Ben Bailey sees himself as a comedian first and the host of Cash Cab
second. Many of his fans, on the other hand, are bigger fans of his Cash Cab
work — if they’re even aware of his 25-year stand-up comedy career.
But Bailey doesn’t seem too bitter about the series' impact on his work. He credits the Discovery Channel game show set in a taxi cab for boosting his ticket sales and says he even altered his routine to accommodate those fans.
“I used to speak slowly, deliberately,” says Bailey — who will perform May 17 and 18 at the Palm Beach Improv — on the phone from New Jersey. “After Cash Cab
, I would do that and the audience would look around, like, ‘Why is he talking like that?’ They knew me from the show. I abandoned that and am now more myself onstage.”
Bailey also started including more Cash Cab
material in his set early in the show’s run because he knew that's what much of the crowd wanted. In his Comedy Central special, Road Rage and Accidental Ornithology
, Bailey recounts an instance in which he stepped out of the cab in a moment of road rage — make that "200 episodes of pent-up Cash Cab
Audience members can expect Bailey to regale them with a few Cash Cab
stories in his latest set, but it's hardly the focus of his stand-up routine.
“I want them to forget that I’m the Cash Cab
guy at my show,” Bailey says. “I want them to be taken away by my stand-up.”
ran from 2005 to 2012 and then returned, as many things do these days, in 2017 with Bailey once again pulling double duty as host and cab driver. Bailey admits he was hesitant to get behind the wheel again, but he’s glad he did, pointing to the positive reception. Can we expect another season of Cash Cab
“There’s no official word,” Bailey says. “It looks like more is on the way.”
One thing he won’t do if and when the show comes back is perform stand-up on filming dates. He made that mistake before and he won’t make it again. Between trying to remember questions, driving a cab, and remaining upbeat all the time for the camera, his brain was shot by the time filming ended. But he's quick to add he’s not complaining.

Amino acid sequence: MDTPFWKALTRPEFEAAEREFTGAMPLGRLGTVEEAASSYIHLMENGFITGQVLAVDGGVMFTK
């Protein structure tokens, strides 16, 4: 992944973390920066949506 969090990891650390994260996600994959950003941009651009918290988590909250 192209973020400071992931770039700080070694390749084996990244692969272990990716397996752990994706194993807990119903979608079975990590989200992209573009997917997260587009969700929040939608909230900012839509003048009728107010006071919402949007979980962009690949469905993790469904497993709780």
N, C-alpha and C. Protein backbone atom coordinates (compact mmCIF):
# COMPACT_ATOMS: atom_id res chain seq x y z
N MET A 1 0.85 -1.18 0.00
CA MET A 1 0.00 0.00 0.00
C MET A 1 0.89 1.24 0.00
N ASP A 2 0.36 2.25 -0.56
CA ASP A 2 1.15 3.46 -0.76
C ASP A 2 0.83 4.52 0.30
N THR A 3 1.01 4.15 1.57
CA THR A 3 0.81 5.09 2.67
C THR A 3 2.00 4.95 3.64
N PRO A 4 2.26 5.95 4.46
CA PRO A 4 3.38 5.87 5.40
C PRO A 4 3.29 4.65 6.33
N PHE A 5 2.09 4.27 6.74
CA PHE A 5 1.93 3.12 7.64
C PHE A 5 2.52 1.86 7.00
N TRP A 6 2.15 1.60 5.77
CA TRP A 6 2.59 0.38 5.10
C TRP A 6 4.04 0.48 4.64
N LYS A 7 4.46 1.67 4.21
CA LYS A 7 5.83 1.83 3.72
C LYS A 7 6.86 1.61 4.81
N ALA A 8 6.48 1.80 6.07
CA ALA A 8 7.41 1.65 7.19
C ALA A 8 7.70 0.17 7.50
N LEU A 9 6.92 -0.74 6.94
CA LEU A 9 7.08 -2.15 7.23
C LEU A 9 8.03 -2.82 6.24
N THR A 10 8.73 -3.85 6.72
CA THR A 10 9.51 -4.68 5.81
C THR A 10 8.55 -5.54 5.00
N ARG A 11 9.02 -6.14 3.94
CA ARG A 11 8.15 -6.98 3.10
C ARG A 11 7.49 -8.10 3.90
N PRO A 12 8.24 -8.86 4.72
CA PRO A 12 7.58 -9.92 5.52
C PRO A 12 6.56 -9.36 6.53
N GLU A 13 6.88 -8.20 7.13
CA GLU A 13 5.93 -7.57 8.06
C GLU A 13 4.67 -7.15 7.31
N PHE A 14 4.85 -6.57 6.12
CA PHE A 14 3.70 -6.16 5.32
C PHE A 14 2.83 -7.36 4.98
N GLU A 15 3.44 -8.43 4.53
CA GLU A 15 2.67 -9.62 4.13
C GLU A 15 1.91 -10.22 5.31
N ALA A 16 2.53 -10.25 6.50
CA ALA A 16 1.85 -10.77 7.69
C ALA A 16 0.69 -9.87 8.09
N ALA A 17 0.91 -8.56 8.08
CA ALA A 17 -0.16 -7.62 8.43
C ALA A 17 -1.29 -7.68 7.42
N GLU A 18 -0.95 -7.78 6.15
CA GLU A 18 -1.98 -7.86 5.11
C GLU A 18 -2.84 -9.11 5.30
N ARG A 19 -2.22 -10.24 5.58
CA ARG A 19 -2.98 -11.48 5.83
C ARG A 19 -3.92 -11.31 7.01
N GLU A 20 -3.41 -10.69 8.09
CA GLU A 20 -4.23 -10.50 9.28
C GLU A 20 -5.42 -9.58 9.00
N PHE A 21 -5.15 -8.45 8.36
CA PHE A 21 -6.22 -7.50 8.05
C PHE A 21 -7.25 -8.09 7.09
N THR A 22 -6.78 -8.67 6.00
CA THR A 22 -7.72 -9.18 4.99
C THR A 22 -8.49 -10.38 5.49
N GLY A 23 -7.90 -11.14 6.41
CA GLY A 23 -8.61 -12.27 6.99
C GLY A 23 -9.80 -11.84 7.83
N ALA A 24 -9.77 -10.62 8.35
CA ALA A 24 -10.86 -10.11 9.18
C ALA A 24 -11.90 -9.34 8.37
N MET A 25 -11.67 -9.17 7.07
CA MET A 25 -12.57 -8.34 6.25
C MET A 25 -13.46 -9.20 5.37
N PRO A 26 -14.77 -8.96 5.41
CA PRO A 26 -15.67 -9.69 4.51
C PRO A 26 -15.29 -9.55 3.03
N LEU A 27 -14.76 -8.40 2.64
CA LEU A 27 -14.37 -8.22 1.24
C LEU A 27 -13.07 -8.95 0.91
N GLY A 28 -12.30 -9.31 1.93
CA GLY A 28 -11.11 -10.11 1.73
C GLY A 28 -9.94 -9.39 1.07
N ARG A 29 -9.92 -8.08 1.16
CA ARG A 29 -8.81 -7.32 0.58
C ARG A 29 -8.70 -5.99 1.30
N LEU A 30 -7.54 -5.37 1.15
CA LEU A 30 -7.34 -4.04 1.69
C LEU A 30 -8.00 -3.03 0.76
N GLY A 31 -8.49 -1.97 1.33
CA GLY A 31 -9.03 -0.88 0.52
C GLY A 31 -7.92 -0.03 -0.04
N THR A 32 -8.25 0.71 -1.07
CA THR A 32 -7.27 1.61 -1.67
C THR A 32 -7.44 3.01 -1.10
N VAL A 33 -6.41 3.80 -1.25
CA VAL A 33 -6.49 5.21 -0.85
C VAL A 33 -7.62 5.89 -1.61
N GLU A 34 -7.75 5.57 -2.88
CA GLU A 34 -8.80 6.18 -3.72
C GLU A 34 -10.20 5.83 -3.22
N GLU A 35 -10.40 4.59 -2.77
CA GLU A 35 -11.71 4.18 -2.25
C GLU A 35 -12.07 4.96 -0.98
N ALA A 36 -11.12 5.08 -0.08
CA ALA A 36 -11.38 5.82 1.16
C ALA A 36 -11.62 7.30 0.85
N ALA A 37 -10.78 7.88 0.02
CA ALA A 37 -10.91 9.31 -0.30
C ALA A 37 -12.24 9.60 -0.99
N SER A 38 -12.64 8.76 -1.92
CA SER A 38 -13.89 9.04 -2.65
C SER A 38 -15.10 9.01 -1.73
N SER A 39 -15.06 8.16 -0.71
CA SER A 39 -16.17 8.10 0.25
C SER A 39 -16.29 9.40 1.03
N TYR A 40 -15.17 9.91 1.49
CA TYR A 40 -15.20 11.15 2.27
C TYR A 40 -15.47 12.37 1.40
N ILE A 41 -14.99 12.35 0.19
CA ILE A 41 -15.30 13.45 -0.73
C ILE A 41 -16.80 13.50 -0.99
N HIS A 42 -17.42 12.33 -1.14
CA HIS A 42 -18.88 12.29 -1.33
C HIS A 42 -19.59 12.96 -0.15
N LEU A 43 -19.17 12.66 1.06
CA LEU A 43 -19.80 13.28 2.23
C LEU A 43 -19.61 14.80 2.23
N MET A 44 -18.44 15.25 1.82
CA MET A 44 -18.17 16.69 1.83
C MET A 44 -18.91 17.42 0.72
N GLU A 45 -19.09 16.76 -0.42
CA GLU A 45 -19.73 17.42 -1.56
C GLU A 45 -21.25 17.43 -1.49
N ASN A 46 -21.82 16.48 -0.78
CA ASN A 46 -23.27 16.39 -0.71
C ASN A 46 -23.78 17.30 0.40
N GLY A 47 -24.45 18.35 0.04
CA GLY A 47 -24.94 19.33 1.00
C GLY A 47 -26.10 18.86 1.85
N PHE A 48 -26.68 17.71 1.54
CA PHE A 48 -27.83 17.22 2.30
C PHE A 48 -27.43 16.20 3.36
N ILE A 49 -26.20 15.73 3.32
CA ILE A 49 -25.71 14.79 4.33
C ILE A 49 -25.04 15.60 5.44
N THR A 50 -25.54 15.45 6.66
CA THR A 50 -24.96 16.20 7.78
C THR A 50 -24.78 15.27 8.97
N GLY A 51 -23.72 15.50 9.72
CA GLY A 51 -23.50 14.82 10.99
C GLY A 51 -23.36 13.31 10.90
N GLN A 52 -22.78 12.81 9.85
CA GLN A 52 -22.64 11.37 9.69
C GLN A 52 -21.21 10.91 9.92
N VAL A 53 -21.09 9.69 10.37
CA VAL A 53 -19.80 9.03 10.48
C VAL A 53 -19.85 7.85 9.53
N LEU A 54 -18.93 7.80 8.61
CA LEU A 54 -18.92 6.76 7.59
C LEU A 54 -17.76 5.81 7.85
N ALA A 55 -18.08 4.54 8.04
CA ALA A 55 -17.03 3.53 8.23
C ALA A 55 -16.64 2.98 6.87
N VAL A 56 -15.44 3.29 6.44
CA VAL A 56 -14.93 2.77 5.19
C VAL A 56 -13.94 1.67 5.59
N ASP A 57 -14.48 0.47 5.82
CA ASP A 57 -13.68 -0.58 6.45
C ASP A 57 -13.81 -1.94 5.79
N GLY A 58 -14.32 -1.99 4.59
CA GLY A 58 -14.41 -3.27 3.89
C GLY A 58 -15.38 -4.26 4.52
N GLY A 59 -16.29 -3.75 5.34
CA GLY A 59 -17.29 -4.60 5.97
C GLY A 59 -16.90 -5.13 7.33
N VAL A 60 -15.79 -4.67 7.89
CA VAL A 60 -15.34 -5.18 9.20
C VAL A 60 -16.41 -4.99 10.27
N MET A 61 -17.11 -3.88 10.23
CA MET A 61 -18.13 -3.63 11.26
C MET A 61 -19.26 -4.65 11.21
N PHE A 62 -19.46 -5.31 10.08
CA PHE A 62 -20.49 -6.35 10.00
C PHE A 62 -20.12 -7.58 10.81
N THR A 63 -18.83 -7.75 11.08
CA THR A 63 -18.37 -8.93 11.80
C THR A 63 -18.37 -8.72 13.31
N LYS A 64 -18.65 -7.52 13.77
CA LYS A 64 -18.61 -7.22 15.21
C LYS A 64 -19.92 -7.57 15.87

Bailey wants to be in the right mind frame when he performs. He loves stand-up and knew from the moment he first took the stage that he wanted to spend the rest of his life doing it. That’s where he’s most comfortable. Just don’t ask Bailey about fellow comics because he rarely, if ever, watches other sets or comedy specials.
“I stopped watching comedians a long time ago,” Bailey says. “I don’t want to be influenced by someone else. Early on, I would watch Dave Attell at the Comedy Cellar every Friday night for several years. It was difficult to sit there and not be influenced. I always wanted to do something that’s all me and completely unique to me.”
In addition to Cash Cab
and his stand-up, Bailey says he has a couple of TV show concepts in development, including a documentary, scripted programming, and, yes, another game show. He’d also like to do more acting.
“That's how I stumbled into this crazy business,” says Bailey, who made a cameo as himself on 30 Rock
and plans to film more Badly Written Action Man
videos for YouTube.
“I moved to L.A. to work in film. That was my dream and I ended up stumbling into stand-up comedy.”
Ben Bailey. 7:30 and 10 p.m. Friday, May 17, and 7 and 9:30 p.m. Saturday, May 18, at the Palm Beach Improv, 550 S. Rosemary Ave., West Palm Beach; 561-833-1812; palmbeachimprov.com; Tickets cost $22 with a two-drink minimum.